Darren Neimke a post entitled The “What’s New” feature in Live Messenger where he gives some feedback on a new feature of Windows Live Messenger which shows updates from the user's social network at the bottom of the Messenger window in a slideshow/carousel. Although I don't work on the Windows Live Messenger team, I did work on the platform that powers this feature and I am intimately familiar with how it works. So here are his questions and my answers


The new beta for Windows Live Messenger has given us an interesting new featured called “What’s new” which displays updates from your friends at the bottom of the Messenger application.  As you can see from the promotional image for this feature, it displays Who, What, and When information from your friends updates.

I really like the idea behind this feature and watching “What’s new” updates has already led me to information that I might previously have missed.  I would say that in the current beta, some parts appear not to be working correctly.

I'm glad to see that bringing activity streams down to the desktop client has led Darren to find out information about his social network that he would have otherwise missed. Serendipitous discovery is what this feature is about and its great to see people getting value out of it within the first few days of using the feature.

Since this is a beta some features may not seem to work correctly either because we haven't gotten around to implementing them or because we would like user feedback on how people expect the features to work.

The actual feature as it is installed on my machine does not seem to display the “When” part of the information as you can see from the following image:


Actually the "When" part of the activity is available in the beta. By default the "What's New" carousel is in collapsed mode but you can expand it by clicking on the divider that separates the "What's New" carousel from the contact list as shown below.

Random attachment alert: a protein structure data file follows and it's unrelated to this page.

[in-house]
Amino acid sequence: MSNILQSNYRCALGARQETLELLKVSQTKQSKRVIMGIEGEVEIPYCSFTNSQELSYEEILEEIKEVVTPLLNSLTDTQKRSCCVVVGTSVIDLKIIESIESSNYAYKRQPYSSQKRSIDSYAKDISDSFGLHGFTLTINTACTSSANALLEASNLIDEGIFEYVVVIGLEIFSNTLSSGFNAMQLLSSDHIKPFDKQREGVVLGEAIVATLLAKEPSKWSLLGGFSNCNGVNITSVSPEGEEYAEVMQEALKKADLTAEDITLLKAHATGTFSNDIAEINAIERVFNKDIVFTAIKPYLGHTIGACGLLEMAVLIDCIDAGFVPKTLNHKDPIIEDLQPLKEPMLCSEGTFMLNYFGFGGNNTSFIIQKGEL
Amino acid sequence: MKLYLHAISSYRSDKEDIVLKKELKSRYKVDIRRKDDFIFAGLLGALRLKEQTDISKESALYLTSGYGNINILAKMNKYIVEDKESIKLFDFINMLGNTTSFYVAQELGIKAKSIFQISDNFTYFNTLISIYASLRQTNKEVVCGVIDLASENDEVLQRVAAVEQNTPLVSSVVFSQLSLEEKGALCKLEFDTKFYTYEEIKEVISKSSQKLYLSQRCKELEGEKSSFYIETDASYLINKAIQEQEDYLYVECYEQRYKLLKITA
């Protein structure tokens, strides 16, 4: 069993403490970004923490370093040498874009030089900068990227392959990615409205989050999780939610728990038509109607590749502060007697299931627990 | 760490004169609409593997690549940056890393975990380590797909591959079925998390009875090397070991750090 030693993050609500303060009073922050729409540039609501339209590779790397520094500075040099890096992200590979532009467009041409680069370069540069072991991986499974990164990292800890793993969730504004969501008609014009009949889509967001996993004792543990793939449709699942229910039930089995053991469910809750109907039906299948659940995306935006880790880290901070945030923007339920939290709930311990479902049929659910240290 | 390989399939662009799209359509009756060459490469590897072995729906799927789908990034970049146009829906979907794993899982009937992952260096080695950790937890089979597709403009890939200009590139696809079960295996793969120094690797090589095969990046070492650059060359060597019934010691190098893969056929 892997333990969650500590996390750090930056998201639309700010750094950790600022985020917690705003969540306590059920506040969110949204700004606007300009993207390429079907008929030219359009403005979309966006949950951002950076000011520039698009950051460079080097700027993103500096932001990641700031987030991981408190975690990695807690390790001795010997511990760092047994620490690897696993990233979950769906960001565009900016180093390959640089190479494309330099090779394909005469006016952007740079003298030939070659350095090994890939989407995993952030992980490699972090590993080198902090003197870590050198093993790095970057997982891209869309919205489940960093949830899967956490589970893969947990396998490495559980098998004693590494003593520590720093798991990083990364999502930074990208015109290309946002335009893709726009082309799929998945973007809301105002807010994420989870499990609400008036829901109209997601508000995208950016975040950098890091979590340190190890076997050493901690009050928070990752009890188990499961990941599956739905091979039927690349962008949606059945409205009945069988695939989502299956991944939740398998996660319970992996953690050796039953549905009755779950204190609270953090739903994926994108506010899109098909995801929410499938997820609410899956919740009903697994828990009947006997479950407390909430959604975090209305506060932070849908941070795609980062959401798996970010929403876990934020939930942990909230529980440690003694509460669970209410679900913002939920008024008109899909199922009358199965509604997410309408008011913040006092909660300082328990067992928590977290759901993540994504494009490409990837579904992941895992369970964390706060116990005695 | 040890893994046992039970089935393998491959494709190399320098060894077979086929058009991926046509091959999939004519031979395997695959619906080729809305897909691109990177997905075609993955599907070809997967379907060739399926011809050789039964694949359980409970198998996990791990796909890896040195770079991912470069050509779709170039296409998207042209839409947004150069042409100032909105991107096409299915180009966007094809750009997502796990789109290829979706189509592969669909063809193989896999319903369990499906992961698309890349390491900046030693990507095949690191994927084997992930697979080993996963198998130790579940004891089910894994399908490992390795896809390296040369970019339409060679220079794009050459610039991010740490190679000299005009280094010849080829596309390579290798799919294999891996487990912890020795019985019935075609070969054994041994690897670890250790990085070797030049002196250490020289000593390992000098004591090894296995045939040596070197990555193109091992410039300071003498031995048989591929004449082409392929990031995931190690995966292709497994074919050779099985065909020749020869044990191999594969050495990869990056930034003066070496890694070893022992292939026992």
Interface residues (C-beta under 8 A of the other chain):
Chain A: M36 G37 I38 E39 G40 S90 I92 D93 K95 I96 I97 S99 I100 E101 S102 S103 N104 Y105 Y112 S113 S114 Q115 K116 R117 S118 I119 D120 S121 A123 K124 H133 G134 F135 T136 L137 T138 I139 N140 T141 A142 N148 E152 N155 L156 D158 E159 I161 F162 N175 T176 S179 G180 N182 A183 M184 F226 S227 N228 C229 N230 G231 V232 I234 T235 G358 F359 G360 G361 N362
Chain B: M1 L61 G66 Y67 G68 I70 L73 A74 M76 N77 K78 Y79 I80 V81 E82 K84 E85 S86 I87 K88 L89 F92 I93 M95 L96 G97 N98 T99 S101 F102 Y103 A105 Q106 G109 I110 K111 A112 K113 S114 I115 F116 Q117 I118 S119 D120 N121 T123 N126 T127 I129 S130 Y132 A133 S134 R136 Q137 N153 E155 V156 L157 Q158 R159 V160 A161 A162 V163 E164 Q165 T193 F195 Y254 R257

STEP 1: Hover over divider

STEP 2: Click to expand


As you can see from the screenshot above, the expanded view takes a lot of real estate from the contact list which is why the default is the collapsed mode. We did have some concerns that users wouldn't discover that they could expand the carousel which seems to have been borne out by Darren's assumption that the feature wasn't there.

Another issue with the status update shown above is that the link that is displayed does not take me to the post that Jamie commented on.  Instead, it takes me to Jamie’s profile page.  Probably not what I’d be interested in seeing here as I’d be much more interested in reading the post and the comment that Jamie made.

Another feature which doesn’t appear to have been implemented as yet is a “Post a note” link.  Currently this appears as a non-clickable piece of text.


The fact that various links don't work in the "What's New" is a known issue. You can expect that these links should work in subsequent releases.

I haven’t really seen much discussion or documentation about the “What’s new” feature as yet to see what events get added and whether there is an SDK behind all of this. 

I’m interested in seeing where this feature goes as it appears to have a lot of promise.  Overall, I think that the current UX is lacking in some way – most popular applications that display feeds tend to show more than just a single entry.  I’m also wondering whether it would make sense to see some sort of provider model that would allow me to publish updates into the feed somehow.

Jamie Thomson has a blog post on the new notification types in the What's New feed where he references the original list from Rob Dolin who's actually responsible for PMing the content of the feed. There are also comments from other Windows Live users discussing the kind of updates they've seen in the feed thus far. I assume Rob is waiting until Wave 3 is final before writing a post on the various update types that show up in the feed. However it should be noted that part of the platform work our team did in this release was to make the process of adding new update types to the feed easier. Thus even if Rob Dolin does post a list of the current update types in the What's New feed, that list could change in a matter of days, weeks or months. 

I've thought a little bit about what a public API for interacting with the What's New feed should be like but I'm currently not sold on whether we should have one and if so what capabilities it should expose. I'd be interested in hearing more from people who would be interested in such an SDK.

Now Playing: The Game - Money


Categories: Windows Live

I have this dream that one day we will see true interoperability between social networking sites potentially powered by OpenID. As part of trying to make this dream a reality I've been reading a lot about the pros and cons of implementing OpenID since a shared identity system is the cornerstone of any hope of getting interoperability to work across social networking sites. Here are some of the things I've learned.

The Problems OpenID Solves for Web Developers